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How does Golding present his characters in the opening chapter? Lord of the Flies.

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Introduction

English Charlie Battrick 11KS How does Golding present his characters in the opening chapter? Ralph is the first character to be introduced; he is introduced as being 'the boy with fair hair'. Here Golding has played with the idea of Hitlers ideal, fair hair, blue eyes, etc. to show that Ralph has a seemingly perfect physique. His fair hair also shows that Ralph is a seemingly good character, because the idea of his hair being light in color contrasts any boy who has dark hair. This is a very conventional way of representing characters which is used due to the time in which Golding was writing; nowadays writers would try to stray away from this idea. One of the first actions which Ralph performs is to pull up his socks; this symbolizes the idea that he still retains the rules and regulations of being in a school environment. ...read more.

Middle

Later on in the chapter we realize Piggys importance, he is always right, so when Ralph suggests they will be rescued soon and Piggy believes that they won't, we know that they will not be rescued soon. Although we know that the ridiculing of Piggy is a natural thing for boys to do we still blame the boys for doing it as we believe we would not do the same. When Piggy meets with Ralph Piggy immediately offers Ralph friendship by asking his name, but Ralph rejects Piggy because of his appearance, as we would expect. But Piggy continues to place trust in Ralph as he does not want to be the social misfit which he is used to being, as suggested by his continual mentioning of his Auntie which suggests a sheltered home life. ...read more.

Conclusion

This is because this is the name which he has been called at school and been held in high regard allowing him to have authority, but what he does not yet realize is that his 'title' means nothing now. Ralph on the other hand is happy with his identity and so doesn't mind being called Ralph. Jack is a stereotypical bully which explains why Ralph is intimidated by him. He shouts, orders, and is usually aggressive. Jack is used to being in control and so when he joins the group he automatically tries to take control. However when it comes to the vote, only the people in the choir who still respect his authority, unwillingly vote for him. When Ralph is voted to be chief, Jack is mortified, but Ralph realizes that Jack could be a powerful ally and so consoles him by offering the title of Hunter. This gives Jack some authority outside of the choir and gives him the chance to undermine everything which Ralph says. ...read more.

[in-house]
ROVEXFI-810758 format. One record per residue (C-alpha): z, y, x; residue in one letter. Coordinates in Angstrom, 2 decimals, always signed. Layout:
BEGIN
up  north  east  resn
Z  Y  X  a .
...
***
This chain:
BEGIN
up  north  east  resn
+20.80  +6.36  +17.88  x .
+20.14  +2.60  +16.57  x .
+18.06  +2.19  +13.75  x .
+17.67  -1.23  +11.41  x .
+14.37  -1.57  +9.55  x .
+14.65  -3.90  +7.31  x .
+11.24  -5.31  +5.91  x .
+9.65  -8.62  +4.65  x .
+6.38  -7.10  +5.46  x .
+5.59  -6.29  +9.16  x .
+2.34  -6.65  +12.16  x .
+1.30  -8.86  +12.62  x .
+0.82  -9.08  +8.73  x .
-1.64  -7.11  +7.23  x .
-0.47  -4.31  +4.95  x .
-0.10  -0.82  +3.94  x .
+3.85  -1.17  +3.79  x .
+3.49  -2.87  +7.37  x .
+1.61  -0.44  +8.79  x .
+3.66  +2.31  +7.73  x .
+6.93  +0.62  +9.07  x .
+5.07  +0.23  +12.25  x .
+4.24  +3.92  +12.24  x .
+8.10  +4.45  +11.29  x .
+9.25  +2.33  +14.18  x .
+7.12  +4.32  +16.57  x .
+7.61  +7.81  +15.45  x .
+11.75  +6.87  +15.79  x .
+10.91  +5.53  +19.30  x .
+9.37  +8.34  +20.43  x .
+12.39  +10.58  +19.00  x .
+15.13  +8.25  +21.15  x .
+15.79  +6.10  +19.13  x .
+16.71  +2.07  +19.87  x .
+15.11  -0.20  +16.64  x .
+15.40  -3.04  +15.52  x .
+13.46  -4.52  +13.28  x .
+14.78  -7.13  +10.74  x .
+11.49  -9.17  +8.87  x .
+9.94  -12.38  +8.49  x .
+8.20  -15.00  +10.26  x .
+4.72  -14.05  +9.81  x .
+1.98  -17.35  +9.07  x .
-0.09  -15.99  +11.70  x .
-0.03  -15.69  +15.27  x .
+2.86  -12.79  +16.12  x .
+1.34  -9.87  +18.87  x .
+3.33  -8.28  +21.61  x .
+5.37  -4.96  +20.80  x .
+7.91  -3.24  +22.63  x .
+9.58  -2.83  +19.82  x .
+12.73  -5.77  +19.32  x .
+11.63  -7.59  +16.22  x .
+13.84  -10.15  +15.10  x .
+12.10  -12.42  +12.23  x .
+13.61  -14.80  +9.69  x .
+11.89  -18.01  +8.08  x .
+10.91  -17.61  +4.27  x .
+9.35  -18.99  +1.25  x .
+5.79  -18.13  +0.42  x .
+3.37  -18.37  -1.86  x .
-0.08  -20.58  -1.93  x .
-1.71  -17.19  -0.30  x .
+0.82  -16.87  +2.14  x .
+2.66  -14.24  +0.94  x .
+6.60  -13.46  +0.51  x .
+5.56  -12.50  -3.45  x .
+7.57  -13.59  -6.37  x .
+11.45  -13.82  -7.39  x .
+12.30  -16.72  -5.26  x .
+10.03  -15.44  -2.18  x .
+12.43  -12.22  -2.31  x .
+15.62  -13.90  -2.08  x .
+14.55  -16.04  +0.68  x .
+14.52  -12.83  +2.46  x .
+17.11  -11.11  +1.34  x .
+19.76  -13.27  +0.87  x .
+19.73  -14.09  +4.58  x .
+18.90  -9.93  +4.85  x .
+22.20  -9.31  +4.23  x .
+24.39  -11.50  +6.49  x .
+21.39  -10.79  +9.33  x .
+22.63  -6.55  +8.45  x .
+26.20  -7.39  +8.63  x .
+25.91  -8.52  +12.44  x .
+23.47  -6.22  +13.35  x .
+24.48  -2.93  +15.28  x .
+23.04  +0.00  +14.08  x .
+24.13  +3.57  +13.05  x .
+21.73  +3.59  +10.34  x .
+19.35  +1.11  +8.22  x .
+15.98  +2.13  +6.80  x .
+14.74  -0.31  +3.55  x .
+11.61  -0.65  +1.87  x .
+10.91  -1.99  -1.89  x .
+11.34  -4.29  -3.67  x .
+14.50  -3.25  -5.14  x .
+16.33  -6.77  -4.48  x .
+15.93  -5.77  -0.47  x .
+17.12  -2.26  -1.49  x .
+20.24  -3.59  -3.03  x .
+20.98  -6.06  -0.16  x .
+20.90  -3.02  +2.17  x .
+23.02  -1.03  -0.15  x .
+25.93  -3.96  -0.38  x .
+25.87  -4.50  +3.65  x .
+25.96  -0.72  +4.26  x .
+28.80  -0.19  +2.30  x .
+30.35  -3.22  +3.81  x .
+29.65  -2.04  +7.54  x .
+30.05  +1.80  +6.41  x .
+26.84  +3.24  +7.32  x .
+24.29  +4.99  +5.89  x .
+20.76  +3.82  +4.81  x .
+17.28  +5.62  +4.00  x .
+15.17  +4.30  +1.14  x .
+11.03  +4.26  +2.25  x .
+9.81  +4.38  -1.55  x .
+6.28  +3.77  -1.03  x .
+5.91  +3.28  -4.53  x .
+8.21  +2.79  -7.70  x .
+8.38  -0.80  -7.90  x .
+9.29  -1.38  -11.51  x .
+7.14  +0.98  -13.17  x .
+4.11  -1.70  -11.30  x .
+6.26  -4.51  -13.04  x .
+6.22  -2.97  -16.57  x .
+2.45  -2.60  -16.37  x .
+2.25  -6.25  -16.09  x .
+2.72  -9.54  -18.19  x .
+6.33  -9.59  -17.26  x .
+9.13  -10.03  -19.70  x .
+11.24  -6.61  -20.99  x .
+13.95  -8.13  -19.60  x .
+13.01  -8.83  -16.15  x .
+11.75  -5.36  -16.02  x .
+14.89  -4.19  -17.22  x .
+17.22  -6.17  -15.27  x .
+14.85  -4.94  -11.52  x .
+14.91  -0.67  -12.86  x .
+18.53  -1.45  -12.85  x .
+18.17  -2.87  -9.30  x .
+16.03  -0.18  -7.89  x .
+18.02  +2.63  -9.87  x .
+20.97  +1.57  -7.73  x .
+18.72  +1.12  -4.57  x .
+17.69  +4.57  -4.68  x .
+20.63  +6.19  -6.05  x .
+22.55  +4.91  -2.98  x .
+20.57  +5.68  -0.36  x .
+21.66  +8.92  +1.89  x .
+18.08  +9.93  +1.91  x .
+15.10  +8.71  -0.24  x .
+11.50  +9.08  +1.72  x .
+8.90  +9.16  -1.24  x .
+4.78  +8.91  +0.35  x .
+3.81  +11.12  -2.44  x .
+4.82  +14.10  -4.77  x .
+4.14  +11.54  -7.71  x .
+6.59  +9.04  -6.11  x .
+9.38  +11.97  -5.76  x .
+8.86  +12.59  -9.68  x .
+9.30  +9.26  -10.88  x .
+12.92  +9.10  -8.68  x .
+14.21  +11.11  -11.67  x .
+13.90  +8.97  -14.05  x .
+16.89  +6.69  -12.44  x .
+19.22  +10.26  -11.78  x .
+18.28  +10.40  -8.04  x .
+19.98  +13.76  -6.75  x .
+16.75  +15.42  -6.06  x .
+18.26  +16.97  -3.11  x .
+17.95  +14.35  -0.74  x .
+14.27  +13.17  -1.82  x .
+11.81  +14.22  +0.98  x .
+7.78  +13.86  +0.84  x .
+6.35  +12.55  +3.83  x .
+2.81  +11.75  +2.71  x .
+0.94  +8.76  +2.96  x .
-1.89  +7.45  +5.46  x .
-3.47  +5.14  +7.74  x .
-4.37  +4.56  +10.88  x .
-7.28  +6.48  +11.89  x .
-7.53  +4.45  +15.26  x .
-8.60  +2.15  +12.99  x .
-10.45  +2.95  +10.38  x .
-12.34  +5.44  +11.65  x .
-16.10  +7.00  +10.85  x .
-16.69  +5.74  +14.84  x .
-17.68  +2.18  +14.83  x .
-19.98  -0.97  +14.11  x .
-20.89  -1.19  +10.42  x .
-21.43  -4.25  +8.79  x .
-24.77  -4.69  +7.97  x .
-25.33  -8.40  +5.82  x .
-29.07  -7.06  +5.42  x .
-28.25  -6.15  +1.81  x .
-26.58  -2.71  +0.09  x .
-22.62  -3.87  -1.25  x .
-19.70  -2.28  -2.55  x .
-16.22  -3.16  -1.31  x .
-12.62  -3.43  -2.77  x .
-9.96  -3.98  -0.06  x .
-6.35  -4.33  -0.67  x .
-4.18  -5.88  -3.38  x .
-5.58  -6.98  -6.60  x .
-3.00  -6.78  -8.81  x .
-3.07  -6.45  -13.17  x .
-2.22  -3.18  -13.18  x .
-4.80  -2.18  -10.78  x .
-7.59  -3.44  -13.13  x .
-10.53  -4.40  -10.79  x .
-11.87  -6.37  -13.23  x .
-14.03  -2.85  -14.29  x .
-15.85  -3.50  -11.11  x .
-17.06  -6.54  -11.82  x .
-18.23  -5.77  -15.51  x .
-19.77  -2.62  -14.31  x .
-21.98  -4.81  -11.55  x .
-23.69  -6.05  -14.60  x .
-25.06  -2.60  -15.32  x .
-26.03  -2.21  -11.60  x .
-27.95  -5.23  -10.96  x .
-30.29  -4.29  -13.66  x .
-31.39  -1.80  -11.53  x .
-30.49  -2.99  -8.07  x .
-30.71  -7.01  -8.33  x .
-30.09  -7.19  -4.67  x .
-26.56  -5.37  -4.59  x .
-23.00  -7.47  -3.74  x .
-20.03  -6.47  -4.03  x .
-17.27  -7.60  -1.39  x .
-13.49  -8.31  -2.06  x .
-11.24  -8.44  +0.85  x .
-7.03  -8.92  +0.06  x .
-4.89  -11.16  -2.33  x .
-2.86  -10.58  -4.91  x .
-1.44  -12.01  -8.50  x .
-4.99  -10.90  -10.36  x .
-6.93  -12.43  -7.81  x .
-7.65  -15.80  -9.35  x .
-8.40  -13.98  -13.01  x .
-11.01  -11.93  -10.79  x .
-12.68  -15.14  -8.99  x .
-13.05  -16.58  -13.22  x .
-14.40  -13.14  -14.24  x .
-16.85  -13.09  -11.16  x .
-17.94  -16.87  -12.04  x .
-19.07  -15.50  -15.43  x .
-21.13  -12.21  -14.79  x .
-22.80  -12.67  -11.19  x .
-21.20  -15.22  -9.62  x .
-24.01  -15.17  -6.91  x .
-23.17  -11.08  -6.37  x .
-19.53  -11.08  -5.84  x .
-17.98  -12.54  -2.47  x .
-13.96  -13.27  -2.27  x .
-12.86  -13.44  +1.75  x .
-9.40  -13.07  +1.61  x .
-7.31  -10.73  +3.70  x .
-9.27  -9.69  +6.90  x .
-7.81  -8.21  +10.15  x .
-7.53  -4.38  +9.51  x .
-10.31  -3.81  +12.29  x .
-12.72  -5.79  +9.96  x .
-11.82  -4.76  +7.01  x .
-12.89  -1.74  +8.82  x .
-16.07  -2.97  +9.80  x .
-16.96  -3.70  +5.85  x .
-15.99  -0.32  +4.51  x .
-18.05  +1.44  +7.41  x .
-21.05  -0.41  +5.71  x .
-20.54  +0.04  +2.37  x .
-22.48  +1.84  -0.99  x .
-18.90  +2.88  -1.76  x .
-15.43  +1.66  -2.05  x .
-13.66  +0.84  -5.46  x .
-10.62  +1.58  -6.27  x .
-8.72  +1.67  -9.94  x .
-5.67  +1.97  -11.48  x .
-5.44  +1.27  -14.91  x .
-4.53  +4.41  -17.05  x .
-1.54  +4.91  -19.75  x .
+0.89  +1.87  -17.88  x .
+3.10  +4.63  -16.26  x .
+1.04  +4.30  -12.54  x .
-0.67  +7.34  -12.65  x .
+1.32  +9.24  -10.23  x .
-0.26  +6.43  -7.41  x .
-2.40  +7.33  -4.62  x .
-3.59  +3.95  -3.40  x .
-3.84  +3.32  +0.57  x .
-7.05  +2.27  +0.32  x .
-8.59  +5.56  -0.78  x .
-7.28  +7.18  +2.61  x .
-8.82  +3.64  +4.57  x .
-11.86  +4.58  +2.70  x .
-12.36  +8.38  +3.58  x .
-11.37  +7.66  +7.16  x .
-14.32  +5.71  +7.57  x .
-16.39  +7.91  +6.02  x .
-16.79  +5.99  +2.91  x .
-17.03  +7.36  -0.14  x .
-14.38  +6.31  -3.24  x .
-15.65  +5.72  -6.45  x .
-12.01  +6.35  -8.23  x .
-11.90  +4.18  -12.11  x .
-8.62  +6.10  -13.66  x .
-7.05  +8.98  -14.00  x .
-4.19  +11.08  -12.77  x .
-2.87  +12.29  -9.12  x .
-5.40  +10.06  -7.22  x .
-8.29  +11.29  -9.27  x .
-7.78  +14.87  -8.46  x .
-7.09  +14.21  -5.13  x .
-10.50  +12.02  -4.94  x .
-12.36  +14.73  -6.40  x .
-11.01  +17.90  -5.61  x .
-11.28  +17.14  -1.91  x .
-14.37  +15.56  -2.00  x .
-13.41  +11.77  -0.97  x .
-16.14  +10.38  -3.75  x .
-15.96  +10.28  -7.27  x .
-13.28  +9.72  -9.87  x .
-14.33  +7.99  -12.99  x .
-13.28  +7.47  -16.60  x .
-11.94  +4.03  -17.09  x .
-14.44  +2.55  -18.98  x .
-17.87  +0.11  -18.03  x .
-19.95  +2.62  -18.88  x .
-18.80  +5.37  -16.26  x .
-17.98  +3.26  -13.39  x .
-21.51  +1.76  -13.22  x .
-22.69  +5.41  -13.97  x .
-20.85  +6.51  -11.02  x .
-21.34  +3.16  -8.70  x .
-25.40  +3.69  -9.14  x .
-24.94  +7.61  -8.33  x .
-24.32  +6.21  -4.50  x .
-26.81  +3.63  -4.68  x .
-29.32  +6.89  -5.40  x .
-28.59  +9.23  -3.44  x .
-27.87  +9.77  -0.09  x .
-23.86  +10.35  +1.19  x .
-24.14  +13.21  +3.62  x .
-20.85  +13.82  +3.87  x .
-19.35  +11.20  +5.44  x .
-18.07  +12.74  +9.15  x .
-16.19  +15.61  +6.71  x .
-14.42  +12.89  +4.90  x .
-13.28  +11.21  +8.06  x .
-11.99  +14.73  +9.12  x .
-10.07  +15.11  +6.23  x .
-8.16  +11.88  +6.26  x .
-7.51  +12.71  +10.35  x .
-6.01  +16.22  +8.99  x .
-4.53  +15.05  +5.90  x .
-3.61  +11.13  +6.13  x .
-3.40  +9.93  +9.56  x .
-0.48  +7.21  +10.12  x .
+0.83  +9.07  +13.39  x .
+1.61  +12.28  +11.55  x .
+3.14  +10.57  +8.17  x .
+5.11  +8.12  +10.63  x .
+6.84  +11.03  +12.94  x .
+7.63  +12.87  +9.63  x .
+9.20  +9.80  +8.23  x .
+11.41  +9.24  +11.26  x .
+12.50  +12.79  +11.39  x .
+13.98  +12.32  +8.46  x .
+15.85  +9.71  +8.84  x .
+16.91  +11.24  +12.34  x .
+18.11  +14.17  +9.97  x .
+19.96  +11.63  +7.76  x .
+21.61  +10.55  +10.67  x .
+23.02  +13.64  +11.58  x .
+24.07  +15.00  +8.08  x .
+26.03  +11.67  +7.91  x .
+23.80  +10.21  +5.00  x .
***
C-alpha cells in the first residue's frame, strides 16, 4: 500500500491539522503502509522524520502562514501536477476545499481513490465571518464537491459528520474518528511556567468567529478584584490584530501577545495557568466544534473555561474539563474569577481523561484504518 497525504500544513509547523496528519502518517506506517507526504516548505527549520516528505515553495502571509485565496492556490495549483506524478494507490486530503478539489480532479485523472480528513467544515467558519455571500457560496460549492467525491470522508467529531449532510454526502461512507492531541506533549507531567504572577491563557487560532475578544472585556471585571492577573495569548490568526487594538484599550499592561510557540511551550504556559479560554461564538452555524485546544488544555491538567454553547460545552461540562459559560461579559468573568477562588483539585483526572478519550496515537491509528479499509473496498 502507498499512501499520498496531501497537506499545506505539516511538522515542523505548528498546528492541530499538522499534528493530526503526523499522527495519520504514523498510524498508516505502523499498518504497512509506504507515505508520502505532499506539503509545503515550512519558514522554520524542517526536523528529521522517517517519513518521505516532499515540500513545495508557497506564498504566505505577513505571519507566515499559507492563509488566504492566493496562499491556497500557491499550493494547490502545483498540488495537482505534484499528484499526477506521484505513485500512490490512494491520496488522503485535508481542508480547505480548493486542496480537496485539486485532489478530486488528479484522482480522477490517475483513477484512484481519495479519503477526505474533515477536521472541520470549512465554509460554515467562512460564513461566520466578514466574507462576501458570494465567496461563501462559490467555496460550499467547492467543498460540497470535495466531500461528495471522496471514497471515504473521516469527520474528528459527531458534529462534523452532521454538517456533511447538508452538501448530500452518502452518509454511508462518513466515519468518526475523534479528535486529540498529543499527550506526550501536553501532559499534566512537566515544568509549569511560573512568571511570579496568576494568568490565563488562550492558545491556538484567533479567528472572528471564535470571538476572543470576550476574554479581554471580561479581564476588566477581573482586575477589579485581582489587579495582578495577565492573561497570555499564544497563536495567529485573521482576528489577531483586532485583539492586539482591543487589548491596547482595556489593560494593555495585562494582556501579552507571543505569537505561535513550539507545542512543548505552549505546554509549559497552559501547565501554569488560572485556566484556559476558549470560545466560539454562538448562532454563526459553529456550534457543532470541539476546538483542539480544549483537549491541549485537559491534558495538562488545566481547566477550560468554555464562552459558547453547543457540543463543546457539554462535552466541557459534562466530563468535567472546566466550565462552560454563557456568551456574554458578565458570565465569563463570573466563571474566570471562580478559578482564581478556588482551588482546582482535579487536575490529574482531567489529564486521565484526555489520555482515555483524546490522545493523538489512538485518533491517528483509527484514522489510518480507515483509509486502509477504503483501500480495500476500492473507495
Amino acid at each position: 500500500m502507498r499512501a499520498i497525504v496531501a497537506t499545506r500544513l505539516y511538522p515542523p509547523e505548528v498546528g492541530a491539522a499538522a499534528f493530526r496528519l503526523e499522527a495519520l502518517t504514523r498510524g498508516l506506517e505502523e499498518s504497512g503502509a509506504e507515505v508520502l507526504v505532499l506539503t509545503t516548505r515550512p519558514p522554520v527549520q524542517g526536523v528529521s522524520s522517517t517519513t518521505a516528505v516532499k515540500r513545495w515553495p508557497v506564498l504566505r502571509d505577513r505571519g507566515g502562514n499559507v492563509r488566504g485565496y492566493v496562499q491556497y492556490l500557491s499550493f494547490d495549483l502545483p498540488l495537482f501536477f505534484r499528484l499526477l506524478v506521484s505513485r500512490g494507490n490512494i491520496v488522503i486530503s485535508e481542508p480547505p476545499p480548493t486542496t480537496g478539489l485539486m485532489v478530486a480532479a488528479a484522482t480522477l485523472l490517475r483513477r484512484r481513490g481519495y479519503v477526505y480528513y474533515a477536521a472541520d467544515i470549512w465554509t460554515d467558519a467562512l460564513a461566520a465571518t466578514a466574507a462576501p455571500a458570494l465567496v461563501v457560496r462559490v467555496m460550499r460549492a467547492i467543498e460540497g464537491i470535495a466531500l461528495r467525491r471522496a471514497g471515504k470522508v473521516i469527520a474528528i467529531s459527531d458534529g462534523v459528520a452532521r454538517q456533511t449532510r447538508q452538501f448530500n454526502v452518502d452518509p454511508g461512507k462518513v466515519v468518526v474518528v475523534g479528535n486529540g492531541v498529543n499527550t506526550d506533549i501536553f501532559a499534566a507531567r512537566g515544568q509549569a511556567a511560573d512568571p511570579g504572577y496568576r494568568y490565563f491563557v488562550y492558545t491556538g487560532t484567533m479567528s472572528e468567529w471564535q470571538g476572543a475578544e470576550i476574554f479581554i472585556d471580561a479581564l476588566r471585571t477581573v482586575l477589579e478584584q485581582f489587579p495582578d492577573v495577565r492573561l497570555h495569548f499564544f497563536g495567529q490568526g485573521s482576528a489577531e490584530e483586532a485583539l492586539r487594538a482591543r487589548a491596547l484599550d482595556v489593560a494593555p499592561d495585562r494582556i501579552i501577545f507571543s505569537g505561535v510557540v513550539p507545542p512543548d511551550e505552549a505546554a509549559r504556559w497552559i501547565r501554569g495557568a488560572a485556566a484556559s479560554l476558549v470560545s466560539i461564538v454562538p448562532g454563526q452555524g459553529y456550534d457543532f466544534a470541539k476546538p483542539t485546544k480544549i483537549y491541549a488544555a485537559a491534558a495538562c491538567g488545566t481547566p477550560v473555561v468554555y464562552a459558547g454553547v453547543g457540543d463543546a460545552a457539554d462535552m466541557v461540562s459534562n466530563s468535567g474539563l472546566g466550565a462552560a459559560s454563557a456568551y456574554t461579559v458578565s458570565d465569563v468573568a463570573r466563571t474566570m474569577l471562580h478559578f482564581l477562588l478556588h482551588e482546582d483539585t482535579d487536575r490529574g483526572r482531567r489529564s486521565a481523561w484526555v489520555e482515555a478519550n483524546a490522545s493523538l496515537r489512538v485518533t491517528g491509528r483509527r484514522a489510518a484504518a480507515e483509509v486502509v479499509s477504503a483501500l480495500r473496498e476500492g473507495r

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Here's what a teacher thought of this essay

3 star(s)

This is a good question that is very relevant in term of analysing the text; however the analysis should be linked to other parts of the novel. The focus of the question may be the opening but in order to show understanding of the whole text you must range around the text.

3 Stars

Marked by teacher Laura Gater 19/06/2013

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